The Sitting Room was in the back of the house and Lavinia imagined the same young war bride spending her afternoons there. She put a lot of old photographs on the walls, many of Civil War soldiers. She had found pictures of women who could have been her mother, aunts, and sisters and placed them on the mantlepiece. She wanted to make the room comfortable and lived-in, so gave her mother a rocking chair and wicker sewing basket, a small library of poetry, extra large pillows and a mahogany bed tray painted with Southern scenes.

It was a dead house, a crypt of Dickensian memories, rooms shut up and preserved like that of Miss Havisham, dressed in the same white wedding dress she wore before being jilted by her fiancé, now after fifty years crumbling on her bones, falling to the floor in flakes of white lace, the floor of a room all white and never been touched since the moment of the fiancé's departure. 

I regret to inform you that Miss Havisham, Dickens' embittered crone, is  actually only . . . 40. ‹ Literary Hub

Anything could have happened in that house, but nothing so simple as a deliberate murder.  Yale Holt could not have been pushed down the stairs by an angry, vindictive wife.  There had to be more to it – a deliberately loosened stair, a flickering light from the Victorian chandelier at the top of the stairs, distracting him for a moment as he tripped on the bunched carpet on the last stair before the landing on which she stood.  No, the jury reckoned, it all could have happened incidentally or planned by Lavinia but in a way that only an accident could be concluded.

A rich uncle had died the same way, the jury was told, but then told to disregard, stumbling up the same circular staircase in the dark, the same swaying Victorian chandelier, and the same precipitous fall to the Italian marble floor below.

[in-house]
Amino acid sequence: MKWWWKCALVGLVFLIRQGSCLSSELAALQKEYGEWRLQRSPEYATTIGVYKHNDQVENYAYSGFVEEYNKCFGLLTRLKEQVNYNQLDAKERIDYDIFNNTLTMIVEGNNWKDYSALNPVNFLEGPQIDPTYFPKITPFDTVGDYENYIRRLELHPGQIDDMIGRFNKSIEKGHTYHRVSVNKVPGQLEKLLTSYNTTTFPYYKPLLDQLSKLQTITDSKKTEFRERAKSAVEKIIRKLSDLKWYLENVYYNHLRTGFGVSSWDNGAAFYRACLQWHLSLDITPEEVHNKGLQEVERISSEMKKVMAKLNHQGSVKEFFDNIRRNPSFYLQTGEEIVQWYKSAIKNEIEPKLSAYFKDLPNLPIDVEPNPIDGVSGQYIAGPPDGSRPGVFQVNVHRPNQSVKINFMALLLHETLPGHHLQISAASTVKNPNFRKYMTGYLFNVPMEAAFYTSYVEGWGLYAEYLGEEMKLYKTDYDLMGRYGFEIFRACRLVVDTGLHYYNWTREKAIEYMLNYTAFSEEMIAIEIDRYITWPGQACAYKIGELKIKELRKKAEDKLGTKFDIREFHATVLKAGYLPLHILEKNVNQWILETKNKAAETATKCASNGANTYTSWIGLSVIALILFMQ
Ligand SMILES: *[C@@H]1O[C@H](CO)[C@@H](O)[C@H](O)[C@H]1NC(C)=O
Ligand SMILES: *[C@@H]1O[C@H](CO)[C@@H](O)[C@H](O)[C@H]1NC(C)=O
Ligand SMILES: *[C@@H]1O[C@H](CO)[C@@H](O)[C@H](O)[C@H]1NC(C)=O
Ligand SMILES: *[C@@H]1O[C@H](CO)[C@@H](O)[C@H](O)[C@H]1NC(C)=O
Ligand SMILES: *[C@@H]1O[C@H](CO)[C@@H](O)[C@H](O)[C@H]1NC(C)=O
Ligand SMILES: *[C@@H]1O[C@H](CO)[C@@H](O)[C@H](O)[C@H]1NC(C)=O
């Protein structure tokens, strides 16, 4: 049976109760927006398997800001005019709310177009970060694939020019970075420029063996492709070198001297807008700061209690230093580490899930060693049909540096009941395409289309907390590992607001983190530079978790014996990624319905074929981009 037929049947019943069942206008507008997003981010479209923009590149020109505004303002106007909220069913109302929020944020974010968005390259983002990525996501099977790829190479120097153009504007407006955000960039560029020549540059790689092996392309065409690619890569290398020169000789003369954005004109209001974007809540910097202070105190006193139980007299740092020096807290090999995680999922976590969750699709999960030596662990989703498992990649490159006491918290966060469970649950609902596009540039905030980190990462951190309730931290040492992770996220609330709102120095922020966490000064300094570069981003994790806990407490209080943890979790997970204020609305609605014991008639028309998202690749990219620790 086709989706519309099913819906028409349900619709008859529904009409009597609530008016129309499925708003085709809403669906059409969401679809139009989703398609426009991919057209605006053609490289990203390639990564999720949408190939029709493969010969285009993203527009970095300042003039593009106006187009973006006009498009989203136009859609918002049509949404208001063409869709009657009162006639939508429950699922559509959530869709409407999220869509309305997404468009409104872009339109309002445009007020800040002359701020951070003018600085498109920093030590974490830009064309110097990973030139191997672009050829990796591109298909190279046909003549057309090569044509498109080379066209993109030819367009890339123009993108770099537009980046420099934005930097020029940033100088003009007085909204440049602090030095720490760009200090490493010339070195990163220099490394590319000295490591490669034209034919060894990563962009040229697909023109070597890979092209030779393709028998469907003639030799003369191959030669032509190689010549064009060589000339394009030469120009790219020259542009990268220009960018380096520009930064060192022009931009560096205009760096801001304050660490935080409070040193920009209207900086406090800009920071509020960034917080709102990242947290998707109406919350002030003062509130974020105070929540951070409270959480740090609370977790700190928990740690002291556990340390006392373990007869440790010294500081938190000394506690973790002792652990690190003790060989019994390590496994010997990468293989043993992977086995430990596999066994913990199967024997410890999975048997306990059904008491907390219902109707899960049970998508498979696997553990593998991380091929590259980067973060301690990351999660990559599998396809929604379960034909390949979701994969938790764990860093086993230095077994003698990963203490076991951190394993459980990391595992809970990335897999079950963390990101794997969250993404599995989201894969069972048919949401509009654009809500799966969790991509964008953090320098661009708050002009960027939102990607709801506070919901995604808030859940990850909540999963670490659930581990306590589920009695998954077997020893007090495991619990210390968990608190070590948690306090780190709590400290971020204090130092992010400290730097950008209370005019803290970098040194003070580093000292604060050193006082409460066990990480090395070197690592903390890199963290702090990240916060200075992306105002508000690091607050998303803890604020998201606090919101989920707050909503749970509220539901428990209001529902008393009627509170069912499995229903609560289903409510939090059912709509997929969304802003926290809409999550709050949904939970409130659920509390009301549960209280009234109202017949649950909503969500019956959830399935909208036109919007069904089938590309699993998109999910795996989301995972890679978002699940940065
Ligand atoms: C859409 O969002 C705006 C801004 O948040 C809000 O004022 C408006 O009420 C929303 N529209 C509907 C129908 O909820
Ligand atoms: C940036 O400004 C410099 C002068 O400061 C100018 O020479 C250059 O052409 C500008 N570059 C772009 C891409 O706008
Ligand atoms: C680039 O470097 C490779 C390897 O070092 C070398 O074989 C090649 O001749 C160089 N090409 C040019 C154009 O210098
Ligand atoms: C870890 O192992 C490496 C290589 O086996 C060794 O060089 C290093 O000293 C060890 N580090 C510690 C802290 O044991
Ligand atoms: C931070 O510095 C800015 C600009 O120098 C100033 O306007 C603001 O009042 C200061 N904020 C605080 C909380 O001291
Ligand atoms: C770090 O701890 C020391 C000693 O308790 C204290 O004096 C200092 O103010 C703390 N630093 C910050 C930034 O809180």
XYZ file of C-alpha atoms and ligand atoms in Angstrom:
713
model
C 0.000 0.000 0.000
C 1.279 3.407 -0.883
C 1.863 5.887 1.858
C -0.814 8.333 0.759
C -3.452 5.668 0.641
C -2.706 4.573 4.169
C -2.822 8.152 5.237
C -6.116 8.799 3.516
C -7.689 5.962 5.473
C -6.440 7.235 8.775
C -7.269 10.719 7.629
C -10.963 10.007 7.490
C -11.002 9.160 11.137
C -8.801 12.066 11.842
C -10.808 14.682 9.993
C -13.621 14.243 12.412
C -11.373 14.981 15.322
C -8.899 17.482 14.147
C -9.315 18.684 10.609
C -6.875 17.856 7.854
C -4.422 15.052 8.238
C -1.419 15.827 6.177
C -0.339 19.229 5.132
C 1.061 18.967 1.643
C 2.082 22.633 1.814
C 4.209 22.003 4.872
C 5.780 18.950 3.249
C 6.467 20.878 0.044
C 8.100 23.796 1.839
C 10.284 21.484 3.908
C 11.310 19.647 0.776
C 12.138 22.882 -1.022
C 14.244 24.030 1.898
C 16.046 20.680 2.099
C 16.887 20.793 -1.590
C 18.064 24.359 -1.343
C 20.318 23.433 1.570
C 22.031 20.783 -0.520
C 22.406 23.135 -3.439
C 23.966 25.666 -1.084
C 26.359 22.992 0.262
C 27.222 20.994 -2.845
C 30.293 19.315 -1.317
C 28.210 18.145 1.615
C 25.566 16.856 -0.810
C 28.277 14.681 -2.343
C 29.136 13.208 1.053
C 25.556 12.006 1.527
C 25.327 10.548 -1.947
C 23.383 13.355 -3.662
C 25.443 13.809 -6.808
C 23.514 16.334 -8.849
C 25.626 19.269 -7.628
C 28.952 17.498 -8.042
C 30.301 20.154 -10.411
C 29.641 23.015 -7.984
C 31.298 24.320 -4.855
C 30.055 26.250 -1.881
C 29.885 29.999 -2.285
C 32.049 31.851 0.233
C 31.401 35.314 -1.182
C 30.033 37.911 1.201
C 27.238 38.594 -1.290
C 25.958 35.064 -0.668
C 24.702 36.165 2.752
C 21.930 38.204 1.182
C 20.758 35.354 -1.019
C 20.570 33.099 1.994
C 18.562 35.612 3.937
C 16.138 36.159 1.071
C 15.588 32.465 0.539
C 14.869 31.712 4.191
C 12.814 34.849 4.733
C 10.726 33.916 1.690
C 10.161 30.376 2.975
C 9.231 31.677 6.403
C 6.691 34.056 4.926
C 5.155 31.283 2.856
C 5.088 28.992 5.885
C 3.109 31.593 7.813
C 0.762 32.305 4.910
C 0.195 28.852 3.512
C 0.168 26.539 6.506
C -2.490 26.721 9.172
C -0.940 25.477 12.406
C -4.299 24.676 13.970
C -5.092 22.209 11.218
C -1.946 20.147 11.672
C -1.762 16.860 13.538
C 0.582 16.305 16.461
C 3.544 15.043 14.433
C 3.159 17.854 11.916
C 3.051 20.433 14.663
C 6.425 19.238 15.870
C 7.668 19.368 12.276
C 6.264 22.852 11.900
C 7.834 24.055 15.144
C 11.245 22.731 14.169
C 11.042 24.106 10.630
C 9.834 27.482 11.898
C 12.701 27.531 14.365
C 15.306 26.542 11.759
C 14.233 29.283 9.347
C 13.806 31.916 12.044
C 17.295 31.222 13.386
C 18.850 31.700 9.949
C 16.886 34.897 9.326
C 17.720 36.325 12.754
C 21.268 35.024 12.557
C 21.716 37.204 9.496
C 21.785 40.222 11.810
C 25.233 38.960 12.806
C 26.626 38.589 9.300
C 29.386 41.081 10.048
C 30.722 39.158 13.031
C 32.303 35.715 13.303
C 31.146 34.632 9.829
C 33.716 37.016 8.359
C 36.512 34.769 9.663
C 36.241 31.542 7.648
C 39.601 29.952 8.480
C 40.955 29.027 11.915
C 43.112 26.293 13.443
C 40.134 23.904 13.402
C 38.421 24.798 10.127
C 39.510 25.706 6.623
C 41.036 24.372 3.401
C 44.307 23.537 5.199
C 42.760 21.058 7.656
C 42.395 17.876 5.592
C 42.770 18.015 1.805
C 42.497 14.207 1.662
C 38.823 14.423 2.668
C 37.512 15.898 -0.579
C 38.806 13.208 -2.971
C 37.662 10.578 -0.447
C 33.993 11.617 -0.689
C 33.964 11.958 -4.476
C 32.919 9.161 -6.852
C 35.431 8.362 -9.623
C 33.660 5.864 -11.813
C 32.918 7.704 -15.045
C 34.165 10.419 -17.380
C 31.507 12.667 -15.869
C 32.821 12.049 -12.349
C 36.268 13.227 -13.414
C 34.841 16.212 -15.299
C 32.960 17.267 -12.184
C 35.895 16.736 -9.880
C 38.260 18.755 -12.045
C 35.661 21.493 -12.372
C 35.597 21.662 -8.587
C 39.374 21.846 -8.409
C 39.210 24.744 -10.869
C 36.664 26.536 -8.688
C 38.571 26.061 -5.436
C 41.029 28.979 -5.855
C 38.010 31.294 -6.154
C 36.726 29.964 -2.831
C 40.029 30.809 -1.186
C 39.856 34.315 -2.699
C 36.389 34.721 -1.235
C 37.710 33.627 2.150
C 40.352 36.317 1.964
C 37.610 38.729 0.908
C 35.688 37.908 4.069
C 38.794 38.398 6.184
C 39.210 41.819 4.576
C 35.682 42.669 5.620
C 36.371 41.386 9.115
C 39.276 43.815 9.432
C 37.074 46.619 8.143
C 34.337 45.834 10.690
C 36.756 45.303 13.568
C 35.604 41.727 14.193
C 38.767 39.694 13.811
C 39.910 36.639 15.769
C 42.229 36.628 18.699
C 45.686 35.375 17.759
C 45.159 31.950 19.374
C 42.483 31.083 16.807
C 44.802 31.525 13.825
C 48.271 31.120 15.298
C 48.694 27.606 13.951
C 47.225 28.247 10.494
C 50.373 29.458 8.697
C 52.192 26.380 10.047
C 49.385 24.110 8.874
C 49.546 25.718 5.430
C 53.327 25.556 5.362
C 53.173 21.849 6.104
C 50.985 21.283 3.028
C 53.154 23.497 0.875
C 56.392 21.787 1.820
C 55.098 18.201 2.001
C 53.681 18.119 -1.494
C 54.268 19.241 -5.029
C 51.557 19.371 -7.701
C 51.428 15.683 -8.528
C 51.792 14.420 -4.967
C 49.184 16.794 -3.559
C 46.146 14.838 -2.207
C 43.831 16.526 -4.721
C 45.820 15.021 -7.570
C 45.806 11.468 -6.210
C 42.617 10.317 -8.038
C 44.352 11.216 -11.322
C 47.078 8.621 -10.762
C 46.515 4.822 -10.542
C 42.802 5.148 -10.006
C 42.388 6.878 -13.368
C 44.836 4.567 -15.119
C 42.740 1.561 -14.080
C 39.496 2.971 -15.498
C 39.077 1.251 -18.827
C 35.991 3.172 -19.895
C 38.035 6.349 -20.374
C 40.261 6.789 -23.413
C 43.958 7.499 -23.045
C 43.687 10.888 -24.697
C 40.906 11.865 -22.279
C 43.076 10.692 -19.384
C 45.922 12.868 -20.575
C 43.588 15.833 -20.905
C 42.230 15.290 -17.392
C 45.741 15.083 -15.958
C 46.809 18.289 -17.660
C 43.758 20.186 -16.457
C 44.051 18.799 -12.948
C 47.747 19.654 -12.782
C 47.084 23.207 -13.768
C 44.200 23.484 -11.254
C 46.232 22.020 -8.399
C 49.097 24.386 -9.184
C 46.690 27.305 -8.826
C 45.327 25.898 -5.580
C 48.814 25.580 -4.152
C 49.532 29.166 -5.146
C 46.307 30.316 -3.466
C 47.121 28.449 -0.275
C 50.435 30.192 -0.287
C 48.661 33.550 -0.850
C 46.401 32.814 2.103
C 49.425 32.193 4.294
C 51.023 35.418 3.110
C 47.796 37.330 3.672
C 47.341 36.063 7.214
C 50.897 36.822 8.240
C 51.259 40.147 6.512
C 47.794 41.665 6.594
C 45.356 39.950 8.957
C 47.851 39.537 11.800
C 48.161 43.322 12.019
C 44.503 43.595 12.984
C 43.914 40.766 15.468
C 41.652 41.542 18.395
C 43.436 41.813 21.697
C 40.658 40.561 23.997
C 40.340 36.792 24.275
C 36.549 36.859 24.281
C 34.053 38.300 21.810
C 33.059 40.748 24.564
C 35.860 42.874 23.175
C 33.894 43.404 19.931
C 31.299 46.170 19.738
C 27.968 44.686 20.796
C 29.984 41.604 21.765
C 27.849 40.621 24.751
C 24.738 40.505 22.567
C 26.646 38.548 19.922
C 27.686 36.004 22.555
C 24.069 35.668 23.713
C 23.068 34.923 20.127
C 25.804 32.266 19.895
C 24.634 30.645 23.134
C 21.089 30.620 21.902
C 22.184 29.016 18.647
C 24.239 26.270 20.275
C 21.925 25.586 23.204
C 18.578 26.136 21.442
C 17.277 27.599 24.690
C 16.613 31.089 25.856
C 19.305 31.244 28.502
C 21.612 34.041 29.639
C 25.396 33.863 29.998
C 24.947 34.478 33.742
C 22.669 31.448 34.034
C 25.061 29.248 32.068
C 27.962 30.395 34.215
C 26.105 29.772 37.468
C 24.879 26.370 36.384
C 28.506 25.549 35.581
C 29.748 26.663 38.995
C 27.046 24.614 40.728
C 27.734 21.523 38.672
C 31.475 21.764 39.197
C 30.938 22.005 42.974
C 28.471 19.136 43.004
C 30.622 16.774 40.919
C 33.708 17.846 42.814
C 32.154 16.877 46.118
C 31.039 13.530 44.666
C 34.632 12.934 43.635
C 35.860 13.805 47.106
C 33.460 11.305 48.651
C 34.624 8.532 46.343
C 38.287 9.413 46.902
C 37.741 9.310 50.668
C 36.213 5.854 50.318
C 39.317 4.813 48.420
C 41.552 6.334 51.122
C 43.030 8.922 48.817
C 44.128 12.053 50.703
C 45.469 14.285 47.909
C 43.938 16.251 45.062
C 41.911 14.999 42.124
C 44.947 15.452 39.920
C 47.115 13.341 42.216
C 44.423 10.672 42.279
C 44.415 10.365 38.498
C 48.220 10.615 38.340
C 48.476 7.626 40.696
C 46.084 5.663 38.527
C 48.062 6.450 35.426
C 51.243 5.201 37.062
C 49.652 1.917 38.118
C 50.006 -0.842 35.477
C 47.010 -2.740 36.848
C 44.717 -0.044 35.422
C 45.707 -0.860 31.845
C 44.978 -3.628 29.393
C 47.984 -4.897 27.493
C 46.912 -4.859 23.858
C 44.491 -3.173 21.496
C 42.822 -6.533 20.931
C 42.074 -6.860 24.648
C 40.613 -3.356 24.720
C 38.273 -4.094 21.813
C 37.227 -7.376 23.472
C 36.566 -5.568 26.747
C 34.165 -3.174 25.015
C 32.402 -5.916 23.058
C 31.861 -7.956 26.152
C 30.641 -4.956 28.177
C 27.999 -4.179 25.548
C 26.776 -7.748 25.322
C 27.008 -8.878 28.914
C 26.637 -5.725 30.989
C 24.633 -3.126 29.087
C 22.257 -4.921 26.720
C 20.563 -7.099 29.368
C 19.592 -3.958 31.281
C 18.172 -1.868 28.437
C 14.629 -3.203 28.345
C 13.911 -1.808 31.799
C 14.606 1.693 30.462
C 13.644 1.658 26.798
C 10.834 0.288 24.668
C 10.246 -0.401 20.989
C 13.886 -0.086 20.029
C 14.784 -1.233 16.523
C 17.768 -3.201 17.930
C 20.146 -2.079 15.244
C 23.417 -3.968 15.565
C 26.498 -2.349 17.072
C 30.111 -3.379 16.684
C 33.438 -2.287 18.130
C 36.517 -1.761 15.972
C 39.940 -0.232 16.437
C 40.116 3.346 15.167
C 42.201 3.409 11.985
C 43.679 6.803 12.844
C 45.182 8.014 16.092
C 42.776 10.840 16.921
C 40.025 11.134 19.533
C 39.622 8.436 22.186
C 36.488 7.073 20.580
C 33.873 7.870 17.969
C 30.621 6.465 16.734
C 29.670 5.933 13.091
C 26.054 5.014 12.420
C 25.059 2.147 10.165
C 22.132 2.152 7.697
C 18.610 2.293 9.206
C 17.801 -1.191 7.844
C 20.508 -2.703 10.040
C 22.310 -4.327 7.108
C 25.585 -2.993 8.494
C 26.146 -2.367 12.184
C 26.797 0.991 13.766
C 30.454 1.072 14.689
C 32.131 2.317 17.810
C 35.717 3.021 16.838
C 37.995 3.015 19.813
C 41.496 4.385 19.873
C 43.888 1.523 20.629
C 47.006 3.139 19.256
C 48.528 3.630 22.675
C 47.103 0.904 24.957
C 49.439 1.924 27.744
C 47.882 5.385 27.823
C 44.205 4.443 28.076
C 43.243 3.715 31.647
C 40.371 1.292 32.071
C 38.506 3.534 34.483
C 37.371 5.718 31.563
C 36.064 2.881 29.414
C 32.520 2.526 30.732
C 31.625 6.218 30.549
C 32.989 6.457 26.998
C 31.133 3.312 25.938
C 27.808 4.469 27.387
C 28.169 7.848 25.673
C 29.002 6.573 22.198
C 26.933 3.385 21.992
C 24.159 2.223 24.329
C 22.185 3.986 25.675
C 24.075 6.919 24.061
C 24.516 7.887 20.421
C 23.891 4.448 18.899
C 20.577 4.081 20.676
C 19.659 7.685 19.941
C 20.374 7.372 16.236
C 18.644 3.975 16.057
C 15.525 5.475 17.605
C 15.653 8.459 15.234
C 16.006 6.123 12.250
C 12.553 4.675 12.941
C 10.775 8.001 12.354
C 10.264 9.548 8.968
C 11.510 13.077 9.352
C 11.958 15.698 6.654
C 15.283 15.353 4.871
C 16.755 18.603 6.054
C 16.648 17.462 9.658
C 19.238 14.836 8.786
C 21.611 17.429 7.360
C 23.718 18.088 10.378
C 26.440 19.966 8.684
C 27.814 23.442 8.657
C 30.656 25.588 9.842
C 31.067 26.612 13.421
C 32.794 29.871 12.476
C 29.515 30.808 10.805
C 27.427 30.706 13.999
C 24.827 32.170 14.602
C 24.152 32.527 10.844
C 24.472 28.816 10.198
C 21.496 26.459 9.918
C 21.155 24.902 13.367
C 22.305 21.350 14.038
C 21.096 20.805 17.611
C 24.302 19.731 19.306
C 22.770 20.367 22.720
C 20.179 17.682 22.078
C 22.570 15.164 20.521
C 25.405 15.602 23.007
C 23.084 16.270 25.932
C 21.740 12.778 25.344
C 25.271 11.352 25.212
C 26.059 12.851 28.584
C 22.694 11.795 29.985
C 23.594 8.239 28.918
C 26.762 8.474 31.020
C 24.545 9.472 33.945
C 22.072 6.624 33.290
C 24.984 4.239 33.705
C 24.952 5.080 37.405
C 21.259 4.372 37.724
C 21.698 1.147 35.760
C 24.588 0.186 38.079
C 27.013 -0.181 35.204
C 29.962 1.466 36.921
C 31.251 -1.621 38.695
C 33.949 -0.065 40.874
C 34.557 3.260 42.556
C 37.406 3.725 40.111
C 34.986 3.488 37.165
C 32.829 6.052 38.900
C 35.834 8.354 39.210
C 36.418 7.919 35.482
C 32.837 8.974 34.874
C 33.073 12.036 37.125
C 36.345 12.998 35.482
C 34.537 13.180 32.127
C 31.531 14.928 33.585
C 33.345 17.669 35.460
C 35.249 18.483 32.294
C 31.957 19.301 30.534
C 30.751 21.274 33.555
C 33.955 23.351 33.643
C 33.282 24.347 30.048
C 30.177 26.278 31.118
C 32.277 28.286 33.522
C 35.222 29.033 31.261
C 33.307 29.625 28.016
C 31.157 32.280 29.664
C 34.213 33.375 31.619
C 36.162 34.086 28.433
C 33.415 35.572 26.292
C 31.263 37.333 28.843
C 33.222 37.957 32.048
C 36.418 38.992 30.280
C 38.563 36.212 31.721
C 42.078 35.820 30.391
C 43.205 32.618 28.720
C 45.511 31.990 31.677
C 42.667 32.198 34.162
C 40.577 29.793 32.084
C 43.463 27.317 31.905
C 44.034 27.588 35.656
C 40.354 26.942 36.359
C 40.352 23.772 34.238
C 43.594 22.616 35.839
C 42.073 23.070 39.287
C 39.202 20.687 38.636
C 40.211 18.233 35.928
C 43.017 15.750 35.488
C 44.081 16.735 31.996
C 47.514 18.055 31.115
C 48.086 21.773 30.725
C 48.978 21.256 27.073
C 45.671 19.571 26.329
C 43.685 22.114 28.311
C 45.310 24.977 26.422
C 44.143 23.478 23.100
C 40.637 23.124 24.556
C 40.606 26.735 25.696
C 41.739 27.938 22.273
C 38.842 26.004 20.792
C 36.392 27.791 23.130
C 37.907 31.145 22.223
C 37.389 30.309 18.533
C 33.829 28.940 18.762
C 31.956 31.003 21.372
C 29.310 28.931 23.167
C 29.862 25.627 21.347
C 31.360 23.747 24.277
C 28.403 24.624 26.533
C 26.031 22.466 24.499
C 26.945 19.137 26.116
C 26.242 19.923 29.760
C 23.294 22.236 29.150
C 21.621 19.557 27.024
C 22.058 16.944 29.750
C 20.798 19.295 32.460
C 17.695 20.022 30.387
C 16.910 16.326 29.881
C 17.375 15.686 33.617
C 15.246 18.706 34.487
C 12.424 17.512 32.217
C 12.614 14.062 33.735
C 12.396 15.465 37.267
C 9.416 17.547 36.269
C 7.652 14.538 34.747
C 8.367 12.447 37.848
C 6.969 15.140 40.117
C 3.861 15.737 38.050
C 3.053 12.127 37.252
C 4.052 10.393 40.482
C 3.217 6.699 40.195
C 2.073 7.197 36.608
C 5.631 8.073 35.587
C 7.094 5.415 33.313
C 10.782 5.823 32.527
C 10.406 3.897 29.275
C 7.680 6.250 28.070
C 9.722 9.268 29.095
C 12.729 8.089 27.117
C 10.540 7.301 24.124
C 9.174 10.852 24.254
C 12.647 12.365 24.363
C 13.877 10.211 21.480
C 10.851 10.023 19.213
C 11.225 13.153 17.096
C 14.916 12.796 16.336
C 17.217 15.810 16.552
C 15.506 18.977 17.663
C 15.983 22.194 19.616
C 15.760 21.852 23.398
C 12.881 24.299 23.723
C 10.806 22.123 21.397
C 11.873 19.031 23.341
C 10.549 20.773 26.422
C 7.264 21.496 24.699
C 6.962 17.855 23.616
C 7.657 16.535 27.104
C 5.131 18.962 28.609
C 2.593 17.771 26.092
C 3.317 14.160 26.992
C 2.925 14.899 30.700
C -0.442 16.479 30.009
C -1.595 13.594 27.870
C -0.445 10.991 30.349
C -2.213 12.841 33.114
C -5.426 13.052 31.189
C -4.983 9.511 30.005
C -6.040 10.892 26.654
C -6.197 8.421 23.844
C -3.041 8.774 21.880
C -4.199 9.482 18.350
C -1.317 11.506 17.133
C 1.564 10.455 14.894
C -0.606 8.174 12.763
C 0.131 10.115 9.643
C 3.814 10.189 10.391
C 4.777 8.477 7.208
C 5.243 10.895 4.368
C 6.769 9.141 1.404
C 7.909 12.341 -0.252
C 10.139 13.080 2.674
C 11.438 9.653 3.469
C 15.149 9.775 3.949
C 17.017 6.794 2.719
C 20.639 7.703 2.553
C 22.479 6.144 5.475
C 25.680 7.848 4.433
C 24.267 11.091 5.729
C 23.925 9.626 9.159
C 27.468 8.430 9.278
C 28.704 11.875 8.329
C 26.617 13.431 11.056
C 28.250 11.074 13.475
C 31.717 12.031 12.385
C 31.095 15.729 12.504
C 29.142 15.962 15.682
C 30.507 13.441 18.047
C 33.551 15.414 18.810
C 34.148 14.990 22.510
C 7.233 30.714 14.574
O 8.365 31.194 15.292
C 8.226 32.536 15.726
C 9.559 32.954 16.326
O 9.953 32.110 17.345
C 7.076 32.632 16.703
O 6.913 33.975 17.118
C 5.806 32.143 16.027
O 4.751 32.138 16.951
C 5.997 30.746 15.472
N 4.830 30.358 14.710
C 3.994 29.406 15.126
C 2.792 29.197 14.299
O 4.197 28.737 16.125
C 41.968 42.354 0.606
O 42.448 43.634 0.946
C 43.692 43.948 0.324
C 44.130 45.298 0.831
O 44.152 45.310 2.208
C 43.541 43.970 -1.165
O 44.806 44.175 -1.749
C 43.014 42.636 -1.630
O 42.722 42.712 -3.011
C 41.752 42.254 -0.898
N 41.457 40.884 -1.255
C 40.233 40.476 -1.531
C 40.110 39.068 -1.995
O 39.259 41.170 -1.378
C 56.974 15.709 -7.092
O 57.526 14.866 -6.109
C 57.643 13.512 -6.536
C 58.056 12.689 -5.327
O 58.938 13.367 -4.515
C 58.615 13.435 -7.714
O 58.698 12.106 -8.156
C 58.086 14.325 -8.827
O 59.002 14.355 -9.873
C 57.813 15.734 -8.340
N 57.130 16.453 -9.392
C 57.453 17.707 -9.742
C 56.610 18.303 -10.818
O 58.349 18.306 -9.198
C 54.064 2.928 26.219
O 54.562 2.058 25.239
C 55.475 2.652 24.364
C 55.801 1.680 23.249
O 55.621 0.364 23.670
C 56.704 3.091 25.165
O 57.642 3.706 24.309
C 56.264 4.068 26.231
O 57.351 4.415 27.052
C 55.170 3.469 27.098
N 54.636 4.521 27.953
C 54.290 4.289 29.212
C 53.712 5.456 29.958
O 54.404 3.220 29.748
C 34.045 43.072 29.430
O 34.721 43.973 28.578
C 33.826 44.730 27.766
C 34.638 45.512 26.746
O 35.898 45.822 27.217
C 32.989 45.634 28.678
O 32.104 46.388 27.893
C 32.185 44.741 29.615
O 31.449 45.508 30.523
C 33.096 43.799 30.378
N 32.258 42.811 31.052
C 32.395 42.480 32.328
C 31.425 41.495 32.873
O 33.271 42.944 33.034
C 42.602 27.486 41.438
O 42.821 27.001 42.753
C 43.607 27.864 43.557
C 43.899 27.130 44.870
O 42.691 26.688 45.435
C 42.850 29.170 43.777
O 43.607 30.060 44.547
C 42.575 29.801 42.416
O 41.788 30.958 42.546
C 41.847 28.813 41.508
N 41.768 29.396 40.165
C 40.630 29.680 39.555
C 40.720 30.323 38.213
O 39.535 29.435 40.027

“The House of the Seven Gables”, the Beecham Beacon had written as the trial opened.  “The horrible legacy of Strathmore” the front page article went on, uncovering one murderous rumor after another.  “A fiction, a novelty, an imagining of absurd proportions”, thundered the defense attorney to the jury and the crowded courtroom. “You are here to judge this alleged crime and this one only!”; but there was no way of dismissing the facts, stories told by boys who had peered through the windows of the house and saw Lavinia Holt sitting alone in a white, long dress, tresses down to the floor, combing them with a silver brush which reflected the light of the full moon.  Or she was on her knees in the Magnolia room amidst the red and white roses now dried and brittle, looking up at the image of a Confederate officer who had died in his sleep there but was said to return.

The voir dire was only a formality, for although each of the jurors had never personally met Miss Lavinia or had any reason to judge her before the fact, there was no way to avoid the strange, unsettling presence of Strathmore.  Their parents and grandparents and great grandparents had stories about the house and what went on within it – strange disappearances, the Cotillion of 1820 where a fire in the very ballroom which was to celebrate Beecham County’s most beautiful young men and women killed all of them; and the urns of their ashes were placed within floral arrangements in the new, graciously appointed hall of mirrors; or the disappearance of 500 Creek Indians in the War of 1812, taken up and away from the front lines in a swamp fog never before seen on the Black Prairie.

Lavinia Holt was acquitted.  How was one to convict someone of Strathmore, bedeviled by the ghosts of ancestors and the legacy of impossible doings?  Hawthorne was right, the dead are immured in the walls, in the rafters, in the staircases and railings, and they cannot be ignored.  The supernatural? Never; but there had to be something in between, a limbo, where memories lived. Lavinia may not have deliberately pushed her husband over the railing, but certainly wished him dead and saw his body spattered on the floor below, just like her great-great uncle and what her longsuffering great-great aunt must have wished.